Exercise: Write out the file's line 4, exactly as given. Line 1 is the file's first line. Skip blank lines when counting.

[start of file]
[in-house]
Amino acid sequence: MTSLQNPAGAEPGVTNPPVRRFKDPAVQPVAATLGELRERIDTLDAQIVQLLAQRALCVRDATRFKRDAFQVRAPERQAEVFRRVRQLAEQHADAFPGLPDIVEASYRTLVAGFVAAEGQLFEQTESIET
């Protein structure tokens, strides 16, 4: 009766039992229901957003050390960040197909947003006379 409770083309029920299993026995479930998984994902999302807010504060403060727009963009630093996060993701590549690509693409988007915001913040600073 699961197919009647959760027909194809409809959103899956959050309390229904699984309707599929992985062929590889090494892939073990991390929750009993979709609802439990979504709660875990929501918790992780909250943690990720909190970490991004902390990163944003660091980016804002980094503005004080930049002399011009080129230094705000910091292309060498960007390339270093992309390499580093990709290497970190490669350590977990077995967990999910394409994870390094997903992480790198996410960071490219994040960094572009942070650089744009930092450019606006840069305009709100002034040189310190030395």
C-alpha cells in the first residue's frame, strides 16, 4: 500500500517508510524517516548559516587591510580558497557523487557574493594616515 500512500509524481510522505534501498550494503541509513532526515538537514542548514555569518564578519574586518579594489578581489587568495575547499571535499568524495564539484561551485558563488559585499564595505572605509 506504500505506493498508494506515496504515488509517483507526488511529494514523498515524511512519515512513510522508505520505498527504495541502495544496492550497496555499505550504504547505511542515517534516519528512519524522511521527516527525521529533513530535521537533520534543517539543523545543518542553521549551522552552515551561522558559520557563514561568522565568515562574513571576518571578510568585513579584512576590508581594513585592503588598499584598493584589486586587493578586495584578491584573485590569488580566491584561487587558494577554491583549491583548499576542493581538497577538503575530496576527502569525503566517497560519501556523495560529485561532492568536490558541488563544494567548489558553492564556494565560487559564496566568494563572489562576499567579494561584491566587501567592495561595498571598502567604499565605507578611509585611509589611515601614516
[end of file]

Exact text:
C-alpha cells in the first residue's frame, strides 16, 4: 500500500517508510524517516548559516587591510580558497557523487557574493594616515 500512500509524481510522505534501498550494503541509513532526515538537514542548514555569518564578519574586518579594489578581489587568495575547499571535499568524495564539484561551485558563488559585499564595505572605509 506504500505506493498508494506515496504515488509517483507526488511529494514523498515524511512519515512513510522508505520505498527504495541502495544496492550497496555499505550504504547505511542515517534516519528512519524522511521527516527525521529533513530535521537533520534543517539543523545543518542553521549551522552552515551561522558559520557563514561568522565568515562574513571576518571578510568585513579584512576590508581594513585592503588598499584598493584589486586587493578586495584578491584573485590569488580566491584561487587558494577554491583549491583548499576542493581538497577538503575530496576527502569525503566517497560519501556523495560529485561532492568536490558541488563544494567548489558553492564556494565560487559564496566568494563572489562576499567579494561584491566587501567592495561595498571598502567604499565605507578611509585611509589611515601614516